Supplement Abstracts Submitted for the 70th Annual Scientific Meeting of the American College of Gastroenterology: ESOPHAGUS
Purpose: Eosinophilic esophagitis (EE) is increasingly recognized as an important cause of dysphagia in adults. However, the true prevalence of EE in adult patients who present with dysphagia is unknown. The aim of the present study was to estimate the frequency of EE as the underlying cause of dysphagia in adults.
Methods: All patients who underwent upper endoscopy by a single gastroenterologist for the evaluation of dysphagia over an 18-month period (Oct 2003 to Mar 2005) were included in the study. Because of the increasing reports of EE in the recent literature, esophageal biopsies were obtained routinely in patients who had no anatomic abnormality that could explain the cause of dysphagia and/or if they had any features suggestive of eosinophilic esophagitis (mucosal furrows, corrugations, adherent whitish plaques, fragile esophageal mucosa or so called crepe-paper mucosa). Two random biopsy samples are taken at each level, from the mid and lower esophagus. The diagnosis of eosinophilic esophagitis was based on the presence of >24 eosinophils per high power field.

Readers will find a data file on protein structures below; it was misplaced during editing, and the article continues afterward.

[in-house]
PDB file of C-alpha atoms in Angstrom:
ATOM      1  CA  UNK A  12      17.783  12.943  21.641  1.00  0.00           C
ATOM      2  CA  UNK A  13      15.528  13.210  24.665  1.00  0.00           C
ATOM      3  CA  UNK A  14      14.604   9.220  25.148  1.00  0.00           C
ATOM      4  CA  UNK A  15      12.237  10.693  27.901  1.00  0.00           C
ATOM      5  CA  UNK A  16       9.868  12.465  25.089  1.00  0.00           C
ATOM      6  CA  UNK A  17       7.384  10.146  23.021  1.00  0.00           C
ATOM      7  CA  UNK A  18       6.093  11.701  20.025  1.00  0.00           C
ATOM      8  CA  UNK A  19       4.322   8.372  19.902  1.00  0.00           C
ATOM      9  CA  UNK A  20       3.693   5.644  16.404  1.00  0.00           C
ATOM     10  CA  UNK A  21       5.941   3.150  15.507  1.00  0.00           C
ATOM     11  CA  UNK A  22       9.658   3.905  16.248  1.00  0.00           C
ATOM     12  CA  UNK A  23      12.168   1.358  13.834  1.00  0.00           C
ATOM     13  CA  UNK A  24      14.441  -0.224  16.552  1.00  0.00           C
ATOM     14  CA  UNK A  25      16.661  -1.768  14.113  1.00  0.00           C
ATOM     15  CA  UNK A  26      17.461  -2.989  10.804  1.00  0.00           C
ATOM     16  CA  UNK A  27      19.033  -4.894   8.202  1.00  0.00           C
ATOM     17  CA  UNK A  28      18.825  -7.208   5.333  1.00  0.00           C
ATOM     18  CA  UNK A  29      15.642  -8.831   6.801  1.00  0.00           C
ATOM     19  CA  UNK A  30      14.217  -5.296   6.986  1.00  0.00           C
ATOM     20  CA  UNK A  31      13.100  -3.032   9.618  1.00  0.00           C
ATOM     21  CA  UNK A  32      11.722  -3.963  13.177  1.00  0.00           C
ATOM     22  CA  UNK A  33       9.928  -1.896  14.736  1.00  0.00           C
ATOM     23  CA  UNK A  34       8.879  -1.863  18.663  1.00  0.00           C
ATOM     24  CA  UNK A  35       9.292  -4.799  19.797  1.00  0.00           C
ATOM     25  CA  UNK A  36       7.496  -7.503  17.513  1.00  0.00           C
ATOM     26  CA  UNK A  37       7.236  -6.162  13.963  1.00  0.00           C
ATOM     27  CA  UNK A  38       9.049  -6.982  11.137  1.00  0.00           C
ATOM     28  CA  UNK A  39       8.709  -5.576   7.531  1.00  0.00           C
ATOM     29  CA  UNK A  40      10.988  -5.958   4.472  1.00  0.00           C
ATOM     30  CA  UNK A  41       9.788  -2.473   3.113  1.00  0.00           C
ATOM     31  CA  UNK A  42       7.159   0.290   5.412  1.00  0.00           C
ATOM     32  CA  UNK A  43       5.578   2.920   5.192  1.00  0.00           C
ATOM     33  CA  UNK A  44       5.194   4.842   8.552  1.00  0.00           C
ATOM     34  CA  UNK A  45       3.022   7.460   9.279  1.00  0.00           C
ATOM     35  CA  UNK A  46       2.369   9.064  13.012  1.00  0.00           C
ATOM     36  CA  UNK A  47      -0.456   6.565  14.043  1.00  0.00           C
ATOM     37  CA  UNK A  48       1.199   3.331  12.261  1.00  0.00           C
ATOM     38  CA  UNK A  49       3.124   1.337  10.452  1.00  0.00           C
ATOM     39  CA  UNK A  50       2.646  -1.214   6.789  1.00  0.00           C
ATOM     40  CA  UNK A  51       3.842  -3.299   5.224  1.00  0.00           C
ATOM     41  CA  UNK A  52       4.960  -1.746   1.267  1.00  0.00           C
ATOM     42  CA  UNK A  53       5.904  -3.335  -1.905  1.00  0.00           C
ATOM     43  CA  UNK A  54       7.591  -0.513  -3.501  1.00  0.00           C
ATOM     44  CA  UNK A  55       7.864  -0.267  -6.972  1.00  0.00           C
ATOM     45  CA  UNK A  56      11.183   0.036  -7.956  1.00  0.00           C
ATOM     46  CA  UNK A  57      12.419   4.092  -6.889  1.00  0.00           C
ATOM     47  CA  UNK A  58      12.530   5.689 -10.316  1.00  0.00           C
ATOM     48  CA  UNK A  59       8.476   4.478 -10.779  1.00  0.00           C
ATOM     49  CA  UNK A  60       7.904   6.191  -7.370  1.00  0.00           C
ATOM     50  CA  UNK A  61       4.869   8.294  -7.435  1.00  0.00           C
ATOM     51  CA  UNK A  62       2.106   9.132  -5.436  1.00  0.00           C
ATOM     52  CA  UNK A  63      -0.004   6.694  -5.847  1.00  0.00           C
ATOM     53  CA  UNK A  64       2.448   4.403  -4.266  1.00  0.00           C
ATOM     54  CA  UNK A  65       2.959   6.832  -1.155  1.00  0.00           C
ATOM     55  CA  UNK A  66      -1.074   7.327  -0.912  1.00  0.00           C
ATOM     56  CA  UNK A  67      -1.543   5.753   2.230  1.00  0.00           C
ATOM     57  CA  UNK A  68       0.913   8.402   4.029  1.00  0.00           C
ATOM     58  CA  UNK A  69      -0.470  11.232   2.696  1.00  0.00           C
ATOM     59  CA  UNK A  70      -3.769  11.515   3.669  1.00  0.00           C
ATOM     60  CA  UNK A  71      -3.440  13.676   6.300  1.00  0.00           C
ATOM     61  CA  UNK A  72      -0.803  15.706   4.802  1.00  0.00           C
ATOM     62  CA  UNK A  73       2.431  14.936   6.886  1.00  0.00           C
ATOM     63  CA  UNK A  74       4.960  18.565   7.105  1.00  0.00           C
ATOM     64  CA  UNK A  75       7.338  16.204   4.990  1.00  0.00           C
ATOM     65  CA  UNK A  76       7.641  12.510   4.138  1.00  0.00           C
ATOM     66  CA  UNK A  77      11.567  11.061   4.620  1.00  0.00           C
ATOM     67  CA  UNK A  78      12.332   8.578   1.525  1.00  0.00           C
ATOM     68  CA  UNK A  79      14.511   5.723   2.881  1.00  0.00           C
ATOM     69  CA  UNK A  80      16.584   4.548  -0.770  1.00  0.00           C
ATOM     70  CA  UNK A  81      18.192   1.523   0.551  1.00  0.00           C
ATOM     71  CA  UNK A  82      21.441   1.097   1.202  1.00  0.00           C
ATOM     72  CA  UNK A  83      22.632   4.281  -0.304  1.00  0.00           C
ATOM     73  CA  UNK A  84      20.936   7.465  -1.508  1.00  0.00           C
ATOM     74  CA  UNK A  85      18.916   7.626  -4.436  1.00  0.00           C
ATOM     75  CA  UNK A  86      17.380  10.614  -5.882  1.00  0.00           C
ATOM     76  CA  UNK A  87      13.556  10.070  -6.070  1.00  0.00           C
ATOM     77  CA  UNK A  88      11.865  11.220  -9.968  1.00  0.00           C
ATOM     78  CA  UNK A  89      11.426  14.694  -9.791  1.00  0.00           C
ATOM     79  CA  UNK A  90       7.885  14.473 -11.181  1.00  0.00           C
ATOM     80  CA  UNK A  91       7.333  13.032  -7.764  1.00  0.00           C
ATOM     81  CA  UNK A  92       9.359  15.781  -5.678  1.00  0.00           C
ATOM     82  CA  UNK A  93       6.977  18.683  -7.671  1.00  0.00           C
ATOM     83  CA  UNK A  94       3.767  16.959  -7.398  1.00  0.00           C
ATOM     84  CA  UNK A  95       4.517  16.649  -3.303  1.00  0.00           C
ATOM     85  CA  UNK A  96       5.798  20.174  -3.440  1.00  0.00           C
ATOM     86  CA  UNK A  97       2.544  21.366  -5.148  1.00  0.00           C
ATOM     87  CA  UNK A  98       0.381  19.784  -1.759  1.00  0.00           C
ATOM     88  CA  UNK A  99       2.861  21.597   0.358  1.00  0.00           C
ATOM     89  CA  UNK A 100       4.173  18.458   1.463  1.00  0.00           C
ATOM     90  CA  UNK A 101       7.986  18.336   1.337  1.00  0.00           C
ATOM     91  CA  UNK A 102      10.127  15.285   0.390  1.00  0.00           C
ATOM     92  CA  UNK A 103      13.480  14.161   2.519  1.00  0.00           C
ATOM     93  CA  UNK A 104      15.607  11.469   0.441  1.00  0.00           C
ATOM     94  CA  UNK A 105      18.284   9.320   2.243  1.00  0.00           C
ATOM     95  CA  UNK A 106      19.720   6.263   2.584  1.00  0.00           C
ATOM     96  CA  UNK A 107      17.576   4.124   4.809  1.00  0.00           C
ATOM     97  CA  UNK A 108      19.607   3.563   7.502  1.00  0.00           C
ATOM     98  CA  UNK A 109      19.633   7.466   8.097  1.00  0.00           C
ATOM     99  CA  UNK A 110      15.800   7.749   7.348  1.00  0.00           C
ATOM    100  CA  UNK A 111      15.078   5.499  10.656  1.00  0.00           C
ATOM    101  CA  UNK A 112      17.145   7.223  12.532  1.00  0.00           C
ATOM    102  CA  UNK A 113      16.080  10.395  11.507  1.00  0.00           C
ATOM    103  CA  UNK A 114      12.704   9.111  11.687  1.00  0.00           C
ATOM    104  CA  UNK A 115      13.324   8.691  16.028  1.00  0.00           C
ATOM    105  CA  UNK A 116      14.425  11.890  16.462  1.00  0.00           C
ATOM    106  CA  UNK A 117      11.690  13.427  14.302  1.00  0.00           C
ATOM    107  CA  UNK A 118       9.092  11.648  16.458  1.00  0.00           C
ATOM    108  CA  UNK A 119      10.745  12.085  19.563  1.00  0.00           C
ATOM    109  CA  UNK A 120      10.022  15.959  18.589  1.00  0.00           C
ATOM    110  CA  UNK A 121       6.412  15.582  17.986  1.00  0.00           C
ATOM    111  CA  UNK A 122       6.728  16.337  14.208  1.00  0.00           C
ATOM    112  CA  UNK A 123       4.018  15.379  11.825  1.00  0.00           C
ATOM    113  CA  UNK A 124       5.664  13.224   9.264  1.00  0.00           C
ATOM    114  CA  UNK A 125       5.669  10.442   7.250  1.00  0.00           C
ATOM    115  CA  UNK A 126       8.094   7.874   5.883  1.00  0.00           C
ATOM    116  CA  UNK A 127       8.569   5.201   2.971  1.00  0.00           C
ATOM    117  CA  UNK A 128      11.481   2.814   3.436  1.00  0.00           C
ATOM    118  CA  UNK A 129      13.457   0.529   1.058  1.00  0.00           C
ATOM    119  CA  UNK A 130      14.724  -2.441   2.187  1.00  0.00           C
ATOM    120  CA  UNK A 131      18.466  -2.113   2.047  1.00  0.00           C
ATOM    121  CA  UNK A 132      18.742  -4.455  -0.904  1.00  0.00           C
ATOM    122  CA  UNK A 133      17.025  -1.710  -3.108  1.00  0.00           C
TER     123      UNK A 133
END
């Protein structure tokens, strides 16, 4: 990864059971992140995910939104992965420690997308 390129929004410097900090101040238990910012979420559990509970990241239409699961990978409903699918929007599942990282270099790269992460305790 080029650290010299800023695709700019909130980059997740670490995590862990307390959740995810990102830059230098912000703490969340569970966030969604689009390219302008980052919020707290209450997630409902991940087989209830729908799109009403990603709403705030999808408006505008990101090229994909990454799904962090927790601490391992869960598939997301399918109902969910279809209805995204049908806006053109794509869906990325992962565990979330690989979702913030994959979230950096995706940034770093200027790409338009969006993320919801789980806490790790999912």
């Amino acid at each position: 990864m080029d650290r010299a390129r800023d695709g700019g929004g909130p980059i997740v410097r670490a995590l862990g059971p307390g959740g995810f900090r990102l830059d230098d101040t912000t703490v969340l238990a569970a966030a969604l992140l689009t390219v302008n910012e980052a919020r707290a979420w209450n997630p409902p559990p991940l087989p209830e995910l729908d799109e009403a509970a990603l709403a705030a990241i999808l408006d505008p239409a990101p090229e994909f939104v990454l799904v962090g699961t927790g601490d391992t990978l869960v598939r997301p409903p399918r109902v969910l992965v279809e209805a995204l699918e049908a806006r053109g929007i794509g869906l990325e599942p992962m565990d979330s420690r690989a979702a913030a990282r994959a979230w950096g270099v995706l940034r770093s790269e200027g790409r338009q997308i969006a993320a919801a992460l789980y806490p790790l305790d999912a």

Results: A total of 454 upper endoscopies were performed during the study period. Thirty-eight patients underwent upper gastrointestinal endoscopy for the evaluation of dysphagia. No apparent anatomical abnormality was found in 16 of them (42%), 10 male and 6 female. Five of these patients (all white male, age range:18–49, mean age:31) were found to have EE; these patients constituted 13% of the total patients who were evaluated for dysphagia. Two of the 5 patients had peripheral eosinophilia (40%). No cause for dysphagia was found in 28% of patients after the endoscopy and esophageal biopsies. In subgroup analysis, among men who had no obvious anatomic abnormality such as a stricture, schatzki's ring, cancer, or esophagitis that could be the source of their symptoms, 5 out of 10 patients (50%) had biopsies diagnostic of EE.
Conclusions: EE should no longer be considered a rare cause of dysphagia in adults. Routine esophageal biopsies should be performed in patients with dysphagia who have no obvious endoscopic anatomical abnormalities that could explain their dysphagia, especially if they are male. If these findings are confirmed in large prospective studies, increased awareness of eosinophilic esophagitis in adults will likely avoid unnecessary further investigations after a “negative” upper endoscopy.